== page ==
Picture the scene: It’s the summer after I graduated from law school and a day that ends in y, which means I’m currently hunched over a workbook, attempting to answer practice questions for the multistate bar exam. Such cramming for the bar is a universal rite of passage in the legal field—one that every lawyer in America remembers going through. But right now, law school graduates across the country are experiencing the ordeal a little differently. Because this year, a lot of the laws we are trying so hard to memorize are, as of just a few weeks ago, no longer actually the law.
I turn the page in my practice test booklet and read the next question: “A state adopted legislation making it a crime to be the biological parent of more than two children. A married couple has just had their third child. They have been arrested and convicted under the statute. Which of the following is the strongest argument for voiding the convictions of the couple?”
I scan the choices. It’s clear that “B” is the right answer: “The statute places an unconstitutional burden on the fundamental privacy interests of married persons.”
Or, well, “B” used to be the right answer. It was the right answer when we graduated from law school at the end of May. It was the right answer through most of June, as we studied the elements of substantive due process—the principle that the Fifth and Fourteenth Amendments protect fundamental rights from government interference, like the rights to personal autonomy, bodily integrity, self-dignity, and self-determination. For decades, these interests formed the outline of a constitutionally protected right to privacy, whose framework we’ve spent the summer copying onto flashcards and trying to recount in practice essays.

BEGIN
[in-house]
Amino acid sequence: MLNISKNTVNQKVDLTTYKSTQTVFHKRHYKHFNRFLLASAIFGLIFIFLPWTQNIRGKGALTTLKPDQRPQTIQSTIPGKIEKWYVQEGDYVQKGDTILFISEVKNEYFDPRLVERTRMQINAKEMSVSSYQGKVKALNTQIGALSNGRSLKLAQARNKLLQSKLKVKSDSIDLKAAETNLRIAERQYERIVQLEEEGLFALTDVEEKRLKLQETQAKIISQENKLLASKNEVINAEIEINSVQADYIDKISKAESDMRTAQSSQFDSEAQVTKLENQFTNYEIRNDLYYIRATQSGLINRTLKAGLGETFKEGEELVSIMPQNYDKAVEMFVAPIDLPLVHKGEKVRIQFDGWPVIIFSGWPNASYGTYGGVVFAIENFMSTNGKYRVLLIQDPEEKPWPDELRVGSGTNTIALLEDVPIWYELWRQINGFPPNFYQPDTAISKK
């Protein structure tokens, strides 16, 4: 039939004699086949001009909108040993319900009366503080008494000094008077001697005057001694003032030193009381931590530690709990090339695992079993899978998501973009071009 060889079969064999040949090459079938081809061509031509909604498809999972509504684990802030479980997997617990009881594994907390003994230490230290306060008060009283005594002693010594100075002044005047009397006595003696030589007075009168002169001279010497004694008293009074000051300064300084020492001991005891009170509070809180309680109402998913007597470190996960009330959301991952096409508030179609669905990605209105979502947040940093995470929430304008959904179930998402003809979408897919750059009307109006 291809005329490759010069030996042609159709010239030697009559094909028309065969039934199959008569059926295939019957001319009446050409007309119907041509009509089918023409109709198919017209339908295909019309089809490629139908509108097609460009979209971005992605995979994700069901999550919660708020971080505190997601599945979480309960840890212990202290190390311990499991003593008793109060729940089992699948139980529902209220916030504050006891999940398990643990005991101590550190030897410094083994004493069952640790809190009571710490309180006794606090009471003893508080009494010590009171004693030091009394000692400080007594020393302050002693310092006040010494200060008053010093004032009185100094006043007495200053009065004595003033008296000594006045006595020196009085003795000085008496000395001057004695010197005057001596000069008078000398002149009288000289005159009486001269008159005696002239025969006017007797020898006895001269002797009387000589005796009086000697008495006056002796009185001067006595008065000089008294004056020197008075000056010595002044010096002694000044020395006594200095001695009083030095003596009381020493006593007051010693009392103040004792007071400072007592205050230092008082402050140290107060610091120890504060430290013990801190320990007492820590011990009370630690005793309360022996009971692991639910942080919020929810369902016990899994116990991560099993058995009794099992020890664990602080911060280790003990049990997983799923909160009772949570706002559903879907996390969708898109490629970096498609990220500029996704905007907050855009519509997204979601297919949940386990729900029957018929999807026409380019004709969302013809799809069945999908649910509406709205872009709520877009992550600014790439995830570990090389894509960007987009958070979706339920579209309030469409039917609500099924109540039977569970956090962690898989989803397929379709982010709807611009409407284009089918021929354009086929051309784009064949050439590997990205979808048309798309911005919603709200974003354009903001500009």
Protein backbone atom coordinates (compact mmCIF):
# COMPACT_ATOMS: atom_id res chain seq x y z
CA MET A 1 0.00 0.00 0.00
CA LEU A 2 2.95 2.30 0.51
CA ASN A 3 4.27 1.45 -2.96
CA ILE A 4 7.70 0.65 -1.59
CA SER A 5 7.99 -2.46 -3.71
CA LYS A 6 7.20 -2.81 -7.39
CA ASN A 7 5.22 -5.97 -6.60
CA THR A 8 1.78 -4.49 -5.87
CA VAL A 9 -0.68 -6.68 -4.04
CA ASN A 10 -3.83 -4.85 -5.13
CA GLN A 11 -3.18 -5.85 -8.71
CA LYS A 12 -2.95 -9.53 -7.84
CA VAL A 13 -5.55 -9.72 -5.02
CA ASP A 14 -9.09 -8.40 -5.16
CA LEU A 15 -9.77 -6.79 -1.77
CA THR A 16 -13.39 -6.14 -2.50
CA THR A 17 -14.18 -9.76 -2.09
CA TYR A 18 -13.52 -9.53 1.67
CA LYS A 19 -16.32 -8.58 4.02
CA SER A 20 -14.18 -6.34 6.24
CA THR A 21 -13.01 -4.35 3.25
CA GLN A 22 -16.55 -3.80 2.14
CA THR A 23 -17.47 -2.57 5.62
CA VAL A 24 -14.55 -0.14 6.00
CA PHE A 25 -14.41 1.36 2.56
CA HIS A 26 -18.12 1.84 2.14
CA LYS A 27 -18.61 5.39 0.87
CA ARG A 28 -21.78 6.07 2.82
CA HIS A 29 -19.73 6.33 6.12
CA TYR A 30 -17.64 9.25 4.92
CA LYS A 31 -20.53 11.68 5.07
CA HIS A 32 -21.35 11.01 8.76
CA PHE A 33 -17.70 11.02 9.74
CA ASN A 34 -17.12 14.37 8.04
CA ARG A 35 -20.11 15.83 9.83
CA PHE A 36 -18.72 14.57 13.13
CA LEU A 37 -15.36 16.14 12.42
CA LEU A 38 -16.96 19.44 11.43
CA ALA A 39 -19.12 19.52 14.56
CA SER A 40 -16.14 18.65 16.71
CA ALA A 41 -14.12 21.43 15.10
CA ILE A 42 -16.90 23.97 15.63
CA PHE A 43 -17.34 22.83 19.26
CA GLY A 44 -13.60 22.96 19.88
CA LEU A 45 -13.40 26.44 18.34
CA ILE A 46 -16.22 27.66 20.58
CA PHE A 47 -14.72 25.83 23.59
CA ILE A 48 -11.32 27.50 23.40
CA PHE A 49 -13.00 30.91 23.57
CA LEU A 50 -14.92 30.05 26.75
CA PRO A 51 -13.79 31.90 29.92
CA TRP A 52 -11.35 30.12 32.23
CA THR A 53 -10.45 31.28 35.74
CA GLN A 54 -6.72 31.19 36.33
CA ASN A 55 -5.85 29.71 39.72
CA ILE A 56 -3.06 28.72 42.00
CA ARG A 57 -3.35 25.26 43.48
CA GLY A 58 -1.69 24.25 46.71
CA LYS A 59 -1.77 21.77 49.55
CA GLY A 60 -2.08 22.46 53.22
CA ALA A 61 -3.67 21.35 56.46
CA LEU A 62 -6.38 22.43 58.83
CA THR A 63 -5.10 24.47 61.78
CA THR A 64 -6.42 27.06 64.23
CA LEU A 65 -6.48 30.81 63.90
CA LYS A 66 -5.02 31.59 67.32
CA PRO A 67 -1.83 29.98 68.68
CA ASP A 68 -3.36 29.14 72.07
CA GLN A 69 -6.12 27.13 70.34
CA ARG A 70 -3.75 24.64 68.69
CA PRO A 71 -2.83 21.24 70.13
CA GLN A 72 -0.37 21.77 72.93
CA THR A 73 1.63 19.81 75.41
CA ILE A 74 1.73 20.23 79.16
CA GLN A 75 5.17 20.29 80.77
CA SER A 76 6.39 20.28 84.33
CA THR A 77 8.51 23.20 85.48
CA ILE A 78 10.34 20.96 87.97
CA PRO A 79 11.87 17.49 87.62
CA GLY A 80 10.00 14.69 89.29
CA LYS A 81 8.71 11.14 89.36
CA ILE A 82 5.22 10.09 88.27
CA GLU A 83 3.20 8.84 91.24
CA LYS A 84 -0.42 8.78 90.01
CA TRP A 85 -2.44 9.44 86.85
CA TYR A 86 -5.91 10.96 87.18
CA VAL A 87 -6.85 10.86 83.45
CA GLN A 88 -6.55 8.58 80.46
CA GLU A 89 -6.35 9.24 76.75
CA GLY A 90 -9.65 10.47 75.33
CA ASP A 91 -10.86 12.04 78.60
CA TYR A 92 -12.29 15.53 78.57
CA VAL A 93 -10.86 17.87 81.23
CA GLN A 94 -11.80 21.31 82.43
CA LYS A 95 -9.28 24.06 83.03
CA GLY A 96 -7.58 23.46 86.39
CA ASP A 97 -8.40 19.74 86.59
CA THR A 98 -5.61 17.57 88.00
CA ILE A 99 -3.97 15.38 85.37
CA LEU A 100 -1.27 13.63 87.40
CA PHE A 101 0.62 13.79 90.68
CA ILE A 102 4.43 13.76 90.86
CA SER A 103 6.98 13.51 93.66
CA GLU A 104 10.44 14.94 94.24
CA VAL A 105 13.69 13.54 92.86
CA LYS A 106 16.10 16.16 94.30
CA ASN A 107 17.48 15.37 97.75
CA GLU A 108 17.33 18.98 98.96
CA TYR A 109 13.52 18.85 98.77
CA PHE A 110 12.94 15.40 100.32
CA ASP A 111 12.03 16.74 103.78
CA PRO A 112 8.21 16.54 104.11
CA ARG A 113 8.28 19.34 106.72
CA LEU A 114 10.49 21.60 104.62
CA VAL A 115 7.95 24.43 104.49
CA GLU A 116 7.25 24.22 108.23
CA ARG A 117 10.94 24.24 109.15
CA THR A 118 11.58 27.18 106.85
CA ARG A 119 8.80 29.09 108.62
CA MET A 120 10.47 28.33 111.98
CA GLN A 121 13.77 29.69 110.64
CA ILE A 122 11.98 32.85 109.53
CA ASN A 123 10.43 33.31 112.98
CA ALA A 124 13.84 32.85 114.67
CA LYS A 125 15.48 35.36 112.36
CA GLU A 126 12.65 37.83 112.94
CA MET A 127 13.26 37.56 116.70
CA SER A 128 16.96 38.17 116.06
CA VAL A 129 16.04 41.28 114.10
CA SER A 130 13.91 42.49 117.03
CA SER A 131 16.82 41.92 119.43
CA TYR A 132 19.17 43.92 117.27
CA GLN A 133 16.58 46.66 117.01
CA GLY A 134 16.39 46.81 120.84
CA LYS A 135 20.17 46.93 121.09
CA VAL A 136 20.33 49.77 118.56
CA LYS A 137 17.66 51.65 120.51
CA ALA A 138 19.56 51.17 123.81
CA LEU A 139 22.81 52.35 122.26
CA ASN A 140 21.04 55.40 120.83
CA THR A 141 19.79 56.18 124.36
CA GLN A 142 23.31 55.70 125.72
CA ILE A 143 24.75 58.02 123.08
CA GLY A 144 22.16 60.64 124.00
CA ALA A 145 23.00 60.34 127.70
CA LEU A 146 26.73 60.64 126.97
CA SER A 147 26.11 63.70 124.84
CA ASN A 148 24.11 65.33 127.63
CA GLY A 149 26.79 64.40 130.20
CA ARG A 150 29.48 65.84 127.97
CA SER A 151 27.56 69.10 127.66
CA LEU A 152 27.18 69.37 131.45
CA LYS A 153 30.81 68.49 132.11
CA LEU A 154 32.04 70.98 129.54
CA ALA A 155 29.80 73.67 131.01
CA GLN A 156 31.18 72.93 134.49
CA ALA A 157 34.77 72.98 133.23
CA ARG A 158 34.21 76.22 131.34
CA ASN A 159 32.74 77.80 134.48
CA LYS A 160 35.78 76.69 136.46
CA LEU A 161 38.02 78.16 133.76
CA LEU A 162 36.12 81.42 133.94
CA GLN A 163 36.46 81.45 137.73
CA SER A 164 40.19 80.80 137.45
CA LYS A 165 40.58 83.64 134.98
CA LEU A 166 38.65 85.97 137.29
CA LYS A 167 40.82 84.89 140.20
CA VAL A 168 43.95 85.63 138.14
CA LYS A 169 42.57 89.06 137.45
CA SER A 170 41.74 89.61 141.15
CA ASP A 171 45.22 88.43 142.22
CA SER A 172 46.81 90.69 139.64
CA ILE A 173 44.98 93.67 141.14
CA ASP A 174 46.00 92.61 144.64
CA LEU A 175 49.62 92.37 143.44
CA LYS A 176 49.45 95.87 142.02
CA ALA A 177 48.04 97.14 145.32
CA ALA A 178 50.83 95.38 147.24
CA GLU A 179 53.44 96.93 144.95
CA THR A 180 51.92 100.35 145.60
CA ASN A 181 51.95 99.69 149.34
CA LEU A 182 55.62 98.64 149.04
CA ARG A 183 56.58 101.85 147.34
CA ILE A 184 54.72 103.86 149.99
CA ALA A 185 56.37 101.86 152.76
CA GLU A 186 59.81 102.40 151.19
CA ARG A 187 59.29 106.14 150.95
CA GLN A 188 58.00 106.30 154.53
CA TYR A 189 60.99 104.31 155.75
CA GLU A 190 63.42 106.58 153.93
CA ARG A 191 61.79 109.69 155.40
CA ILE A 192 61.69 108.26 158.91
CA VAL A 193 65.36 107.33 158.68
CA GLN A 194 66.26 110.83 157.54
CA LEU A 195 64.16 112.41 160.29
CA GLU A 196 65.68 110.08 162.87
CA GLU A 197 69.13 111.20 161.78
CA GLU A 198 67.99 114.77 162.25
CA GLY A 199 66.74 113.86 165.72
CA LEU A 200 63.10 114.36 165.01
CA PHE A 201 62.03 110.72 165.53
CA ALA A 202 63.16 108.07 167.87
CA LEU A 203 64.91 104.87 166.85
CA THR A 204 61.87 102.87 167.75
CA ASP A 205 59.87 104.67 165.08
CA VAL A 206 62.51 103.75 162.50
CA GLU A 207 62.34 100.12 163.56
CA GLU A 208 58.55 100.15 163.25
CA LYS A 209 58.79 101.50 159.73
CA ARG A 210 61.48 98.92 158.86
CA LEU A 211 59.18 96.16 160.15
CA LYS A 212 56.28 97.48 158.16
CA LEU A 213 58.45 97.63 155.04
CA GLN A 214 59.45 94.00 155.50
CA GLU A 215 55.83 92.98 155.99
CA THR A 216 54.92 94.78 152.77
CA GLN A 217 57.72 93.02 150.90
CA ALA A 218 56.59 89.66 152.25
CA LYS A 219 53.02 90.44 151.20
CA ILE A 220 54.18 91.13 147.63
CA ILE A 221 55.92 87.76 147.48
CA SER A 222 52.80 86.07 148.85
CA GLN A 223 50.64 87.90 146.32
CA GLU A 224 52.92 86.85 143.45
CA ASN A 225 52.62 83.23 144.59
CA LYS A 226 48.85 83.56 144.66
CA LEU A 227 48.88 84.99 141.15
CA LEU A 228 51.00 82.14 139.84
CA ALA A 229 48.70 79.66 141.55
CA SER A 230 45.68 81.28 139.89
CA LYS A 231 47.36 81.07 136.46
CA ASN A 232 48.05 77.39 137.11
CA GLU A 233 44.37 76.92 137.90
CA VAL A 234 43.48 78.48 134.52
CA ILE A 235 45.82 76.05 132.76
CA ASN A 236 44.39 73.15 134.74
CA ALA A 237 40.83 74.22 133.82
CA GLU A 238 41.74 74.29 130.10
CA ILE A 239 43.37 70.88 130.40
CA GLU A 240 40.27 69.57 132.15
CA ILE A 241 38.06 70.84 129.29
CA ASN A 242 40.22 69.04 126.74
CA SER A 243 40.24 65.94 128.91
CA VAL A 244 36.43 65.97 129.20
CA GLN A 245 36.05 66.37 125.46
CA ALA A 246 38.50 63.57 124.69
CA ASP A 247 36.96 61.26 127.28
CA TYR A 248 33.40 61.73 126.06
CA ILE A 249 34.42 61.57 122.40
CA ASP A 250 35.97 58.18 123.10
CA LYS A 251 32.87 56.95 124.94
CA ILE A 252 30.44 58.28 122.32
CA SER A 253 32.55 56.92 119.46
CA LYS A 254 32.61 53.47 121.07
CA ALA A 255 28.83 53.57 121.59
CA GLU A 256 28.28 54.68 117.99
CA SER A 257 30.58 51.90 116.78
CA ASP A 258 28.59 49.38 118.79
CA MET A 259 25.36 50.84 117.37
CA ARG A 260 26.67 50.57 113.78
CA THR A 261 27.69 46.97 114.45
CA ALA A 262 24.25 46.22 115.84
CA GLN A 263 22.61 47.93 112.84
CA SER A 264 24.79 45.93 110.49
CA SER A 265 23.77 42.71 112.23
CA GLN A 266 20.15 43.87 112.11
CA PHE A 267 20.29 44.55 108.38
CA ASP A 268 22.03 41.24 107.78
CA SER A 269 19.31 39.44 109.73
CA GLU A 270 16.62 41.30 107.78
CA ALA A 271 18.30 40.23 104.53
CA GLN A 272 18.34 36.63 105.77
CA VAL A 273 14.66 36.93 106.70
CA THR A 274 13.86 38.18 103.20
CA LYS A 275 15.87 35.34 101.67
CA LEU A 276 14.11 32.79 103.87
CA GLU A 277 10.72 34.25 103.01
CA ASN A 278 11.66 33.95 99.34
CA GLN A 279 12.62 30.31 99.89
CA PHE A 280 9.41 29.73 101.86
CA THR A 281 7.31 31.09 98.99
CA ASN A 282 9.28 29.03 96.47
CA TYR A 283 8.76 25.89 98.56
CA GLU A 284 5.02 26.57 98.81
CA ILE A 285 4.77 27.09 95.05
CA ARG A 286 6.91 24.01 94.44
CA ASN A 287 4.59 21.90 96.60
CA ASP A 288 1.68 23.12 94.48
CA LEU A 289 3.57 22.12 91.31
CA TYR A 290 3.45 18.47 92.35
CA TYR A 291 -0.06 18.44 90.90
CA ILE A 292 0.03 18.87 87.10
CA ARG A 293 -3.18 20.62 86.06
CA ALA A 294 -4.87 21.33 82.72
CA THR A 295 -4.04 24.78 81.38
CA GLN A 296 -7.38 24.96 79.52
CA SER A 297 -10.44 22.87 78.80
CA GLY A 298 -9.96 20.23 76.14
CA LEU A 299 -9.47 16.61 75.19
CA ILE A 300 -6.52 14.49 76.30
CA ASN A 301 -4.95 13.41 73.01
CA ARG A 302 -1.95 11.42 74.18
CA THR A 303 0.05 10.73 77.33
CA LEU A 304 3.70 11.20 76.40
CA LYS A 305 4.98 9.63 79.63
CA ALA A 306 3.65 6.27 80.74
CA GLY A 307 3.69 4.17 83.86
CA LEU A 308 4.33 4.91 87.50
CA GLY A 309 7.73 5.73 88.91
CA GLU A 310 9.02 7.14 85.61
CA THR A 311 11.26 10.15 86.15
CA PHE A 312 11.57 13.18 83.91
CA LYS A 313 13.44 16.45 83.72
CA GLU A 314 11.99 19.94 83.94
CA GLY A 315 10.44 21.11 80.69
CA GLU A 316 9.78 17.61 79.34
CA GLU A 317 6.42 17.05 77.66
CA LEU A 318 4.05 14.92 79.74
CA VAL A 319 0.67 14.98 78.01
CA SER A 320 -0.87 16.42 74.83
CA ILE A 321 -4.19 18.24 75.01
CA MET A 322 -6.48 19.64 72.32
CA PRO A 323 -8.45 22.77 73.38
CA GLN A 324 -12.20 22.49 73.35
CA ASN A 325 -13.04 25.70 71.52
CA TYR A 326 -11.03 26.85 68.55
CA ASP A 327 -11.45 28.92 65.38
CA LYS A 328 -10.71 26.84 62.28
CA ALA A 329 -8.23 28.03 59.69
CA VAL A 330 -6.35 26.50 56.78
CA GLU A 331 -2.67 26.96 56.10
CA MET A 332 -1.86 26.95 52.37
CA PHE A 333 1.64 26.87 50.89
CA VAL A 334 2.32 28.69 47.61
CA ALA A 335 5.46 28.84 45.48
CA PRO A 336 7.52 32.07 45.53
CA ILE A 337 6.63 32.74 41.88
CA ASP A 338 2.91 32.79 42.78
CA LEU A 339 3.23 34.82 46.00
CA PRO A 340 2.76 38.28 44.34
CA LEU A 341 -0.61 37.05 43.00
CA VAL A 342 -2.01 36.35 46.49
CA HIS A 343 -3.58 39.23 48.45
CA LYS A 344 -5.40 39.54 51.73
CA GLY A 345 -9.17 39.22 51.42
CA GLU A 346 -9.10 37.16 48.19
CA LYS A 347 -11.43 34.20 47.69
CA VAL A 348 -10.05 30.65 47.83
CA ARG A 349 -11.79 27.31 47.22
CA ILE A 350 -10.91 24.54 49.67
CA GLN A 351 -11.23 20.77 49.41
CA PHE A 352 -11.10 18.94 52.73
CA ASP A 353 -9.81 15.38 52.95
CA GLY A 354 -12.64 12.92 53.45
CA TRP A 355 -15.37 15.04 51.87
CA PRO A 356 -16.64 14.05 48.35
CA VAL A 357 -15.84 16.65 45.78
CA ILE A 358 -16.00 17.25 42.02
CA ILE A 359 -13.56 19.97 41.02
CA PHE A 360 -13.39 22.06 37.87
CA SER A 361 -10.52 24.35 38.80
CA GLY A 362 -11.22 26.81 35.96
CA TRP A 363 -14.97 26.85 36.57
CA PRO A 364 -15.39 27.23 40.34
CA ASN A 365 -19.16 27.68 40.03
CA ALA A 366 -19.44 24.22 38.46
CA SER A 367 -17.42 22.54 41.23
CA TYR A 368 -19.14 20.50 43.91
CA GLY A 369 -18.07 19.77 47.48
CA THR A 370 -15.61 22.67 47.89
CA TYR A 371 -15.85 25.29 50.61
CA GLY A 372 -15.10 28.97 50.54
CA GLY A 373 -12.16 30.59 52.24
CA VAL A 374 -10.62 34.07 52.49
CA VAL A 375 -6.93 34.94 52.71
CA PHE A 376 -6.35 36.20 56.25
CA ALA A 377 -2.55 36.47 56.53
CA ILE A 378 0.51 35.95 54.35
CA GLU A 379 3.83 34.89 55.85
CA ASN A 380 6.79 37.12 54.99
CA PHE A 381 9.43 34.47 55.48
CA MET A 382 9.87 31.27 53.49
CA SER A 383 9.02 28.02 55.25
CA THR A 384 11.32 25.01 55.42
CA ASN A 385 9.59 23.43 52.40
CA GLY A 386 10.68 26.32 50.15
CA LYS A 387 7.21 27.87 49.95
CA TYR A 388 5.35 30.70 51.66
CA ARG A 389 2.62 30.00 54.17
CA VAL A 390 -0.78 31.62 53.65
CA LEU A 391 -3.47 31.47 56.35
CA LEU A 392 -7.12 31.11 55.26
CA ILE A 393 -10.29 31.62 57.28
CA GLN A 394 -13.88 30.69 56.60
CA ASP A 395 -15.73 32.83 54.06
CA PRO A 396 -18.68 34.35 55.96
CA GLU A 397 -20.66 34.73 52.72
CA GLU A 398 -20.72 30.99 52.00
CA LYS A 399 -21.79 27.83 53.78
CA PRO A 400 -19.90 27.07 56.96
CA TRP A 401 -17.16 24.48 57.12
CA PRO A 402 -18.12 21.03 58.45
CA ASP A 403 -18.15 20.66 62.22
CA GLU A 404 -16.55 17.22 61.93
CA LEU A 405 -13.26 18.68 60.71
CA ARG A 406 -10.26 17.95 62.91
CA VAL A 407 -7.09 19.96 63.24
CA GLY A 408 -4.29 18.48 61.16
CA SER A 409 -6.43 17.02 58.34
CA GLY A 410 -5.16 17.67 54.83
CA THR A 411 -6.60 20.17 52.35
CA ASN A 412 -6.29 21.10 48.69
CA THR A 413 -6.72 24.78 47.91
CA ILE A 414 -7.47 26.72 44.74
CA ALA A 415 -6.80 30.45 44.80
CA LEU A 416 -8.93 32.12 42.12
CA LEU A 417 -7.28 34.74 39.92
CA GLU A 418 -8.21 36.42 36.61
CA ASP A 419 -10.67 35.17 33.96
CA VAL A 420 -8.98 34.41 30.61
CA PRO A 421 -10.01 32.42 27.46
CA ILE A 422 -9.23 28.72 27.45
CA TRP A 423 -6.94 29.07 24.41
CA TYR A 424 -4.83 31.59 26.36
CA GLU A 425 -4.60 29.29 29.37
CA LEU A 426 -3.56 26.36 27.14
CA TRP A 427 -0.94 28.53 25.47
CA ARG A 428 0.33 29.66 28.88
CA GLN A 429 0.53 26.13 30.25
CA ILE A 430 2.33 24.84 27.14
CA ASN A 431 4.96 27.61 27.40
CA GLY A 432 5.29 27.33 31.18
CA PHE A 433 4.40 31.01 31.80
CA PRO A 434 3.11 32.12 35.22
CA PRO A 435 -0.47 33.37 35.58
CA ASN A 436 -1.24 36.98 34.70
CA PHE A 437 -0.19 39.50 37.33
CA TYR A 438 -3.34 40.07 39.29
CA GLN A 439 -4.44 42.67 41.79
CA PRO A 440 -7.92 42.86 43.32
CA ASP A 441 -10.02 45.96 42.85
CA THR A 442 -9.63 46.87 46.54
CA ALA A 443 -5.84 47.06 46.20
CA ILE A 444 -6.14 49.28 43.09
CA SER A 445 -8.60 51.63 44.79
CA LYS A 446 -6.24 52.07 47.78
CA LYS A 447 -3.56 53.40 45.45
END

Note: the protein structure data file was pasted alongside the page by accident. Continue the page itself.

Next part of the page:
But this substantive due process right to privacy was just dealt a body blow by the Supreme Court’s ruling in Dobbs v. Jackson that the U.S. Constitution does not confer a right to abortion. As I think about the 10-year-old rape victim in Ohio who was recently denied an in-state abortion and all the other lives that will soon be shattered by this dramatic rewriting of the law, it’s hard to give a damn about the practice test in front of me.
Still, the bar’s only a few weeks away, and honestly, if I keep getting sucked into panic attacks about judicial coups I’m not going to pass. So I force myself to keep going. I answer a contracts question and fumble my way through a property problem. Then, turning the page, I read: “A state legislature enacted a program by which students in the public schools could participate in public school programs in which religious leaders gave religious instruction and performed religious practices on school grounds. Which of the following would NOT be relevant in assessing the constitutionality of the state religious instruction program?”